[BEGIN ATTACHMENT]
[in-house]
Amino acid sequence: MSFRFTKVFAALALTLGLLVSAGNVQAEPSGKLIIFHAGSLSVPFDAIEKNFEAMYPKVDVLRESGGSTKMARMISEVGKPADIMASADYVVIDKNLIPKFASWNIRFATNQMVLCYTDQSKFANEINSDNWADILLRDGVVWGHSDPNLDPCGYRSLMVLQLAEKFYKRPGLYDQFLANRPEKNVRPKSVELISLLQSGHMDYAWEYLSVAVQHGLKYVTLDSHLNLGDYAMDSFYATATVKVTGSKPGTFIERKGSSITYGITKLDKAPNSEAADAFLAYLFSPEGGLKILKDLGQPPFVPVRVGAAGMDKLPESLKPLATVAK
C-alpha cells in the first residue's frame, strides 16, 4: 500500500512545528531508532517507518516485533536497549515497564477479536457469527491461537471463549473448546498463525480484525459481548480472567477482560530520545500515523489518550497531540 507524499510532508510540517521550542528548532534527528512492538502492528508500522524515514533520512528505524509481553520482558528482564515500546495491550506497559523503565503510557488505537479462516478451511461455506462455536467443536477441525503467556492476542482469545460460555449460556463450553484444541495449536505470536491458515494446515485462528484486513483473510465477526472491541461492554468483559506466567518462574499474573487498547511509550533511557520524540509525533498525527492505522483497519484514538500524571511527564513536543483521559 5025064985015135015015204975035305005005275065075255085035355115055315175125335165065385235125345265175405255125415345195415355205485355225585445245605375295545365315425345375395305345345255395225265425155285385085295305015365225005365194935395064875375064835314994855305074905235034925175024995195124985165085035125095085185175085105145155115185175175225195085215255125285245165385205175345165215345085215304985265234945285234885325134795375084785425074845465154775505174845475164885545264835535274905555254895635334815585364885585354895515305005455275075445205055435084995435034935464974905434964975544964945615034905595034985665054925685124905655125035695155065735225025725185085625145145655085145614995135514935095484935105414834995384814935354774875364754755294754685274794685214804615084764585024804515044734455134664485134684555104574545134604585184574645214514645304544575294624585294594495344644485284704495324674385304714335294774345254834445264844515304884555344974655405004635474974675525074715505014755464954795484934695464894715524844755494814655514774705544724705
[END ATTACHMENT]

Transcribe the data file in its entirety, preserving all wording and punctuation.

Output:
[in-house]
Amino acid sequence: MSFRFTKVFAALALTLGLLVSAGNVQAEPSGKLIIFHAGSLSVPFDAIEKNFEAMYPKVDVLRESGGSTKMARMISEVGKPADIMASADYVVIDKNLIPKFASWNIRFATNQMVLCYTDQSKFANEINSDNWADILLRDGVVWGHSDPNLDPCGYRSLMVLQLAEKFYKRPGLYDQFLANRPEKNVRPKSVELISLLQSGHMDYAWEYLSVAVQHGLKYVTLDSHLNLGDYAMDSFYATATVKVTGSKPGTFIERKGSSITYGITKLDKAPNSEAADAFLAYLFSPEGGLKILKDLGQPPFVPVRVGAAGMDKLPESLKPLATVAK
C-alpha cells in the first residue's frame, strides 16, 4: 500500500512545528531508532517507518516485533536497549515497564477479536457469527491461537471463549473448546498463525480484525459481548480472567477482560530520545500515523489518550497531540 507524499510532508510540517521550542528548532534527528512492538502492528508500522524515514533520512528505524509481553520482558528482564515500546495491550506497559523503565503510557488505537479462516478451511461455506462455536467443536477441525503467556492476542482469545460460555449460556463450553484444541495449536505470536491458515494446515485462528484486513483473510465477526472491541461492554468483559506466567518462574499474573487498547511509550533511557520524540509525533498525527492505522483497519484514538500524571511527564513536543483521559 5025064985015135015015204975035305005005275065075255085035355115055315175125335165065385235125345265175405255125415345195415355205485355225585445245605375295545365315425345375395305345345255395225265425155285385085295305015365225005365194935395064875375064835314994855305074905235034925175024995195124985165085035125095085185175085105145155115185175175225195085215255125285245165385205175345165215345085215304985265234945285234885325134795375084785425074845465154775505174845475164885545264835535274905555254895635334815585364885585354895515305005455275075445205055435084995435034935464974905434964975544964945615034905595034985665054925685124905655125035695155065735225025725185085625145145655085145614995135514935095484935105414834995384814935354774875364754755294754685274794685214804615084764585024804515044734455134664485134684555104574545134604585184574645214514645304544575294624585294594495344644485284704495324674385304714335294774345254834445264844515304884555344974655405004635474974675525074715505014755464954795484934695464894715524844755494814655514774705544724705